The Total is 14, Part IILogic puzzles require you to think. You will have to be logical in your reasoning.
Mr. Simkin, the new math teacher at school, was impressed by their ability to solve logic puzzles. He pulled aside three more students, and handed them each a sealed envelope with a number written inside. He told them that they each have a positive integer, and the sum of their numbers was 14.
They each opened their envelope and inspected their numbers. Snap said, "I know that Crackle and Pop each have a different number."
Crackle replies, "I already knew that all three of our numbers were different."
Pop says, "Now I know what all three of our numbers are."
Mr. Simkin turns to the class to ask if anyone else knows the numbers. Only Gretchen raises her hand, and she correctly identifies what each person is holding. How did she know?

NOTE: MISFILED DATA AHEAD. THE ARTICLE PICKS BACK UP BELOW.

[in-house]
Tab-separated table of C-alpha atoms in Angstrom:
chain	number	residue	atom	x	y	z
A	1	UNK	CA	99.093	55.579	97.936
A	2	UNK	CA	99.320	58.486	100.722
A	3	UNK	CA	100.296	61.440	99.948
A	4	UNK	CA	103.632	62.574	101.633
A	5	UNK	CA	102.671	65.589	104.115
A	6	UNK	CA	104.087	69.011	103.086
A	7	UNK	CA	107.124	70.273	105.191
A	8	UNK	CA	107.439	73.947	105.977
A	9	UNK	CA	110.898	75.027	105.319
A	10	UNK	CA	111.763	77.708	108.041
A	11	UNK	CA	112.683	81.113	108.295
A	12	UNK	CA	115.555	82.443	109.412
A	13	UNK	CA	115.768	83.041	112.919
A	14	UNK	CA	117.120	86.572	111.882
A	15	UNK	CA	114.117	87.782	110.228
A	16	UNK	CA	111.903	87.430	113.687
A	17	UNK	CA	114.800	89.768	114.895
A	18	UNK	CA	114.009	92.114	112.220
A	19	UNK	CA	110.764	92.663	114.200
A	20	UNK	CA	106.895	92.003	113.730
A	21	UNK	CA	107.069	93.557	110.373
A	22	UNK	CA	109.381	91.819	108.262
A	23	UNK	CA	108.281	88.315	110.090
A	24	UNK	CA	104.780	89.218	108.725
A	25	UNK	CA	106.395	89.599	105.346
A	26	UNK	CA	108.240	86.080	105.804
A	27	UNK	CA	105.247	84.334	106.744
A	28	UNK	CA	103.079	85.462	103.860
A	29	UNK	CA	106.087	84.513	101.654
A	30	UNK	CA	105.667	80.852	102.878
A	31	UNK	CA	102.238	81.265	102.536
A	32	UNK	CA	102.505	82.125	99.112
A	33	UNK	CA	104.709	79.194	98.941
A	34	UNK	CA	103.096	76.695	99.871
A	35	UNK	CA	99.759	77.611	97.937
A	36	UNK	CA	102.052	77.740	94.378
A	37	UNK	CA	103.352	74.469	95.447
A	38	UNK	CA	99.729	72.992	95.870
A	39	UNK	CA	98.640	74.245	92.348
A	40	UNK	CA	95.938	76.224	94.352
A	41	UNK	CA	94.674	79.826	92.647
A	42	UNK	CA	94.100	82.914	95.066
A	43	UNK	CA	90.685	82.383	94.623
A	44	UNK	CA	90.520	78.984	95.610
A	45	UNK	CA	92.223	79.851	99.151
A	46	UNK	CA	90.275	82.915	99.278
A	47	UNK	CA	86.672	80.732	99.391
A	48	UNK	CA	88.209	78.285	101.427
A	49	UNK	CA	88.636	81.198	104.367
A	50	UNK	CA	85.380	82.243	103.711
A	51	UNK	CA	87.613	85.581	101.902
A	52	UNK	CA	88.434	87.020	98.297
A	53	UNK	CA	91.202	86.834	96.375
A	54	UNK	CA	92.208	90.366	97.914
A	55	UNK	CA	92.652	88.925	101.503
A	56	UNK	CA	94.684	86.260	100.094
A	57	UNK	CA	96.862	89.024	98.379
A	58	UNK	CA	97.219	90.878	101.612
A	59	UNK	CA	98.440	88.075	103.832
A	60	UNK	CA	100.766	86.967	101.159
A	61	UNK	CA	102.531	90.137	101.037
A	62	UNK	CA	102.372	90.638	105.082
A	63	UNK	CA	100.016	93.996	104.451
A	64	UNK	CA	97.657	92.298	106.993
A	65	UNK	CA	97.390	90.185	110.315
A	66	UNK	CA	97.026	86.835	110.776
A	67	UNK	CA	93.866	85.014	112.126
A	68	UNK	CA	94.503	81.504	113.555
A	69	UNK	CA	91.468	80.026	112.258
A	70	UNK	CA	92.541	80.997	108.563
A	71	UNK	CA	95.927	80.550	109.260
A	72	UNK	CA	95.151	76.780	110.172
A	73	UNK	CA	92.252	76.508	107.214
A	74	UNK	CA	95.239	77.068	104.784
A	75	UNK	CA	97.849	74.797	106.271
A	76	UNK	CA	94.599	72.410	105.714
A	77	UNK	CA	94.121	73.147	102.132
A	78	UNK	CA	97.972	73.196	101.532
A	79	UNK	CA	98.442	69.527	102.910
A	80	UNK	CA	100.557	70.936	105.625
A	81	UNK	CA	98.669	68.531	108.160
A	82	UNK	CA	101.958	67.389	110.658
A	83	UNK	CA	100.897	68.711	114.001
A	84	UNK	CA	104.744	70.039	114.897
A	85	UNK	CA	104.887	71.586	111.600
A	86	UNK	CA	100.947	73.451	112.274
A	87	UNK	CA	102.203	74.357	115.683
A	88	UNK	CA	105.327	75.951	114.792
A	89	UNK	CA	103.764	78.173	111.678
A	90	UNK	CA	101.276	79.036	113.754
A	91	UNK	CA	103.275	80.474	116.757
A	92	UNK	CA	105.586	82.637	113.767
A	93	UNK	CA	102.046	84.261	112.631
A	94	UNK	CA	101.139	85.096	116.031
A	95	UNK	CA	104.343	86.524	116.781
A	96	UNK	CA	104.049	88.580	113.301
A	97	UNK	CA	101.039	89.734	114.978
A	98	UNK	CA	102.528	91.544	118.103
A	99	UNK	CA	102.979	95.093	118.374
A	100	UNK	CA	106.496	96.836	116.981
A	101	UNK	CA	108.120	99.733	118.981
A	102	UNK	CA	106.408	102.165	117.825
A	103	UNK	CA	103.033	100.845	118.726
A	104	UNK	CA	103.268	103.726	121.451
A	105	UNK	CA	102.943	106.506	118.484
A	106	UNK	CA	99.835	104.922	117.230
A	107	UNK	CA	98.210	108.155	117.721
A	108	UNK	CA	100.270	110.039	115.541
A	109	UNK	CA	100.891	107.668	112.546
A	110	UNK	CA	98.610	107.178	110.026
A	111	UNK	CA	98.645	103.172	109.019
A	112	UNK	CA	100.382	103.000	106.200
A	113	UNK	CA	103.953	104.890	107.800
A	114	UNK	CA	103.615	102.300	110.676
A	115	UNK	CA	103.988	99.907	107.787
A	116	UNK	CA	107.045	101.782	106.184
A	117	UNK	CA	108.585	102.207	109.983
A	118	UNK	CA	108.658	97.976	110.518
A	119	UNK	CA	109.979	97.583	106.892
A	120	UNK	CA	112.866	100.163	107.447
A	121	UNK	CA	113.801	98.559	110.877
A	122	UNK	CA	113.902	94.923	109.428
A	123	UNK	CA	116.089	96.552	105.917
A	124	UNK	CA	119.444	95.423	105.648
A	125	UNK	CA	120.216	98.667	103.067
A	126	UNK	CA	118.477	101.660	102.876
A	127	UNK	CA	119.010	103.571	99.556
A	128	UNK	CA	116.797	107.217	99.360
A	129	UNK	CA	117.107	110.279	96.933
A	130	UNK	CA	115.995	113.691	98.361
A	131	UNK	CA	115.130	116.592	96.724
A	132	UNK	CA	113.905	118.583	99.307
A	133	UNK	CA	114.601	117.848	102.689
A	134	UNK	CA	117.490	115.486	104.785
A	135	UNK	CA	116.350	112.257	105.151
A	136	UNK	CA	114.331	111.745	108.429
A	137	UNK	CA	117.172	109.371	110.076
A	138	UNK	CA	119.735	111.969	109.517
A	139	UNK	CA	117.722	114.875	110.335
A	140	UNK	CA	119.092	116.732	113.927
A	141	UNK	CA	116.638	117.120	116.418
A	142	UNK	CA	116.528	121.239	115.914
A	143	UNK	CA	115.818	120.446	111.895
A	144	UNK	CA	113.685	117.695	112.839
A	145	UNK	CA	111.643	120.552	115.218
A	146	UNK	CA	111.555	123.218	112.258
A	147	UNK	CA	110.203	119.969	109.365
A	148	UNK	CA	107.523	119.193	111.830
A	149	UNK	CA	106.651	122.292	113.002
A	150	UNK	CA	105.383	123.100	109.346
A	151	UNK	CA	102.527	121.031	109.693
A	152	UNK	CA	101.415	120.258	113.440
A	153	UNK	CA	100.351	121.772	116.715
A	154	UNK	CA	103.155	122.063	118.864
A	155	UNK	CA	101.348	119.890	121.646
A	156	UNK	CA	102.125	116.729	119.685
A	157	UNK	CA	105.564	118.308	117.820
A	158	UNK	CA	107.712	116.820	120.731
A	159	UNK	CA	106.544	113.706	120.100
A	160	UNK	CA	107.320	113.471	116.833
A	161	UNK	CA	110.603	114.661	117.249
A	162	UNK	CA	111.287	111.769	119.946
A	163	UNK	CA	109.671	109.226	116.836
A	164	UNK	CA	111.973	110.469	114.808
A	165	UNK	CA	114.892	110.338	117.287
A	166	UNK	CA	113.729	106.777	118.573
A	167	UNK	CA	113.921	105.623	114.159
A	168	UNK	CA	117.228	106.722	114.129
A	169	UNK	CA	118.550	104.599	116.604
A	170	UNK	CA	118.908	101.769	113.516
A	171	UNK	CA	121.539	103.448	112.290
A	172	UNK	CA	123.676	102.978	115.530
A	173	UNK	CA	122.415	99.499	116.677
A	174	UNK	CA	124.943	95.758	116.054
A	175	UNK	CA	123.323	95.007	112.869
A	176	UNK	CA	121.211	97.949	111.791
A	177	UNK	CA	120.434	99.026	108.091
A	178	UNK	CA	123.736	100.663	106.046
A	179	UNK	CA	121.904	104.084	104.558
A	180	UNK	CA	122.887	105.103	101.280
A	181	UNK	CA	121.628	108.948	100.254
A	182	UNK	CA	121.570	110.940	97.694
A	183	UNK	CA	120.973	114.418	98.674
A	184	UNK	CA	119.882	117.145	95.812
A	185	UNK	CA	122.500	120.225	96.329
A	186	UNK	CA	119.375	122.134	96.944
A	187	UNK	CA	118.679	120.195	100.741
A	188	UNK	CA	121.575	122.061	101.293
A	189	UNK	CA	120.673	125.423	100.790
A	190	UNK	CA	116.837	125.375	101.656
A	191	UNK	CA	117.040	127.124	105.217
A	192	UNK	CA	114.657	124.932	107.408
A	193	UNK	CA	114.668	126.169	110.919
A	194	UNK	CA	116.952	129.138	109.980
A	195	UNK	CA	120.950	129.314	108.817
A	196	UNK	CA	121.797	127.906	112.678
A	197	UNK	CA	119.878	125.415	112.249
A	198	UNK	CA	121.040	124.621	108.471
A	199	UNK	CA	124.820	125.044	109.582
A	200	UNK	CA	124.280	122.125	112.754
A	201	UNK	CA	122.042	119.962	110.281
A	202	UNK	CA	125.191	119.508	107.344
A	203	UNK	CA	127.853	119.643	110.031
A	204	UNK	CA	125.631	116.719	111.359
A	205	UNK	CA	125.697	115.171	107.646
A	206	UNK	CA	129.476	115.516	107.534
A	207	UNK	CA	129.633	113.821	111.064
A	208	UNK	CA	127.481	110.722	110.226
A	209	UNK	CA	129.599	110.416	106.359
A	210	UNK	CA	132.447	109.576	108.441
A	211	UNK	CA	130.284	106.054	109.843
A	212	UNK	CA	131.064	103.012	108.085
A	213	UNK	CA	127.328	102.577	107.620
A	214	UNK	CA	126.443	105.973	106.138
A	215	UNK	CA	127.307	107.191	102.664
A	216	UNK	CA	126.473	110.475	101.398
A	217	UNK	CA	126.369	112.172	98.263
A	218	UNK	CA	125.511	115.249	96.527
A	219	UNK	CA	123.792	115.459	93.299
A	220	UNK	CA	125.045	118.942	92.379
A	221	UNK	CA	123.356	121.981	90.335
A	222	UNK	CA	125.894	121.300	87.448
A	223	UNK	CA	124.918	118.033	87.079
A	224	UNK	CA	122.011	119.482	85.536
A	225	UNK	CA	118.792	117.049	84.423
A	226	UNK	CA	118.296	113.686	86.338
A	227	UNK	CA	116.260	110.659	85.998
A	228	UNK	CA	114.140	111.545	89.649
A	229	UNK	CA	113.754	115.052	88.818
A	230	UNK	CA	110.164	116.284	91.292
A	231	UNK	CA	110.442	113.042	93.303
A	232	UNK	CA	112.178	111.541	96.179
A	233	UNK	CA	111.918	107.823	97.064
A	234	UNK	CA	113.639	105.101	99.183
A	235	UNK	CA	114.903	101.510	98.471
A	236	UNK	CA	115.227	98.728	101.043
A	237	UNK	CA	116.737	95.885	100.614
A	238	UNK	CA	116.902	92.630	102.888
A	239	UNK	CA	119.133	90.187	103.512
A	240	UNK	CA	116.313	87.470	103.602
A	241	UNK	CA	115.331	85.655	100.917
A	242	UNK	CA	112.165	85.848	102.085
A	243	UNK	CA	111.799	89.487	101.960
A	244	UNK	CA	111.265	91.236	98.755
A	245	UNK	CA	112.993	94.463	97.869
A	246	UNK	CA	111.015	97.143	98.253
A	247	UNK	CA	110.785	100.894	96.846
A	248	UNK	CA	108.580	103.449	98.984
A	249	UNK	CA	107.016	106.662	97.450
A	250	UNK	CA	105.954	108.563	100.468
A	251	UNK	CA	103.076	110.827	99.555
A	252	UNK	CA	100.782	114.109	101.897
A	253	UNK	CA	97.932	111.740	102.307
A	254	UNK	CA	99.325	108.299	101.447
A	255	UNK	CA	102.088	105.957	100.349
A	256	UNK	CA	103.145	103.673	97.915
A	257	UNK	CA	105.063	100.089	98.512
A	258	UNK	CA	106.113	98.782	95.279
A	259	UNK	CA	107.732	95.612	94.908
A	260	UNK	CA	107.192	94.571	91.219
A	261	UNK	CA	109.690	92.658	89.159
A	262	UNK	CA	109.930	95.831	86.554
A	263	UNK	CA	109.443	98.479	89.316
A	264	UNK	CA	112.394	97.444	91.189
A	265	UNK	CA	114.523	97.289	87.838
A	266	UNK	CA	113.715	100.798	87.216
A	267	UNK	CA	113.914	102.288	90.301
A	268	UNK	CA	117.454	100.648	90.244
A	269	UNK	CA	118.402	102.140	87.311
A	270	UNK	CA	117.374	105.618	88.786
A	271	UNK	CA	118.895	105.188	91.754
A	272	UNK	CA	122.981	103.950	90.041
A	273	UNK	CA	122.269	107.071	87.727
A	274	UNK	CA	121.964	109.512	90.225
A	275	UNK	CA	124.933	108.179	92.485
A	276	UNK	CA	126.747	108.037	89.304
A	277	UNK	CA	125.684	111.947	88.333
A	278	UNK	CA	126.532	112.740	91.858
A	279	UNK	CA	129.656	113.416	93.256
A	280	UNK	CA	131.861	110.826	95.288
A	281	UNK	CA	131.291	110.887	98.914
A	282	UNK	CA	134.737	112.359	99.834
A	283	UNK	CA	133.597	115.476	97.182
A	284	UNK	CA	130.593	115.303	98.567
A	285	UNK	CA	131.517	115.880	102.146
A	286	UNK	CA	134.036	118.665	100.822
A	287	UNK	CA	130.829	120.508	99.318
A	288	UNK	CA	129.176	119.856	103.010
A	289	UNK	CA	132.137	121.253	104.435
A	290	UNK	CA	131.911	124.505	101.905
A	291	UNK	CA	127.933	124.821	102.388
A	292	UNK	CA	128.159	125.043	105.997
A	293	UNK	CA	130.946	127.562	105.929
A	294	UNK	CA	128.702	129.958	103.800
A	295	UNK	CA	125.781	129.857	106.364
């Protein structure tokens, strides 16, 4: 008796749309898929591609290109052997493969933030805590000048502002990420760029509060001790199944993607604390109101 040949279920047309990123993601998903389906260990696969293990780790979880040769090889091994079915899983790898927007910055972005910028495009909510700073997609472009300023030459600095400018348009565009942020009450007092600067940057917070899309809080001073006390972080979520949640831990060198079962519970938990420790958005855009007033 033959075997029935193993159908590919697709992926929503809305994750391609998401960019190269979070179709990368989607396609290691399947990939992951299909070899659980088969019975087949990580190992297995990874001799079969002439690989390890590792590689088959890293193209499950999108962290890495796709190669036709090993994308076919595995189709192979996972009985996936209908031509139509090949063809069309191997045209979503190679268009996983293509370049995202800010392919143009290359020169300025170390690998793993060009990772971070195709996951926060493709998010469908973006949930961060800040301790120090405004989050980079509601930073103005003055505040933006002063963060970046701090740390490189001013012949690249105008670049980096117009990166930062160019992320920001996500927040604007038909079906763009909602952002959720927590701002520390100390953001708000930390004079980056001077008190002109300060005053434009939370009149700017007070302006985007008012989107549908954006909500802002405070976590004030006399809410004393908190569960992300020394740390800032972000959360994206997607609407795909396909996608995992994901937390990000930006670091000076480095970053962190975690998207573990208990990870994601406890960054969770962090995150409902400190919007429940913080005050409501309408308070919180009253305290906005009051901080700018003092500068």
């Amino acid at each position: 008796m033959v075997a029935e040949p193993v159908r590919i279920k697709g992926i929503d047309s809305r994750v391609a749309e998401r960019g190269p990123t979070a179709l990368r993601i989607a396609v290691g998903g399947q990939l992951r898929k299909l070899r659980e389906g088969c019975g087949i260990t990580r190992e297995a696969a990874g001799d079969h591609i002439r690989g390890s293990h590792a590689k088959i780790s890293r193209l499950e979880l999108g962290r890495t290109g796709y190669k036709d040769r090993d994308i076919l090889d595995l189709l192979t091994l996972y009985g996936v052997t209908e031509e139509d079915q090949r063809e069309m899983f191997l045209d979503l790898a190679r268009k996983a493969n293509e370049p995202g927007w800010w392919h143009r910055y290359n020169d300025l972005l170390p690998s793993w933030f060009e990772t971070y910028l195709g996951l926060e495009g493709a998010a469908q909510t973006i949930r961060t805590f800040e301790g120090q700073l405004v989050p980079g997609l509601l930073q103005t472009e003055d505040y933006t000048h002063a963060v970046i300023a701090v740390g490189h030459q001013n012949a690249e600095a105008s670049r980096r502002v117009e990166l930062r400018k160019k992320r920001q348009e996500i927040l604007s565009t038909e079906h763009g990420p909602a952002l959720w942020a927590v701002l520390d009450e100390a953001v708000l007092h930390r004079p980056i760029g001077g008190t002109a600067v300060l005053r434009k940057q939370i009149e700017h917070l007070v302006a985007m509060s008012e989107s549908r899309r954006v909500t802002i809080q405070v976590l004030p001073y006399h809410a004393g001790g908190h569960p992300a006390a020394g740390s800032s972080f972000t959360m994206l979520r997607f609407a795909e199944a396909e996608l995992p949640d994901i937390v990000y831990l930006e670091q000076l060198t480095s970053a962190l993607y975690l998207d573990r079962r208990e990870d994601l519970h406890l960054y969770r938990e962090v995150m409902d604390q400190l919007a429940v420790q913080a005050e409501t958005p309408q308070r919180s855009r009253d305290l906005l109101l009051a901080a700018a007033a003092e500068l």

AnswerSnap's statement implies that his number is odd. Crackle's statement implies that not only is his number odd, but it is also greater than or equal to 7. There are only six combinations that satisfy these conditions. Namely, for (Snap, Crackle, Pop) they are:
(1, 7, 6)
(1, 9, 4)
(1, 11, 2)
(3, 7, 4)
(3, 9, 2)
(5, 7, 2)
Since Pop can reason perfectly, he knows these are the possible combinations. In order for him to know the other two, he must be holding a 6, since he knew the solution had to be unique. Therefore, Snap has a 1, Crackle has a 7, and Pop has a 6.
And, as usual, Gretchen solidifies her place as a top student.
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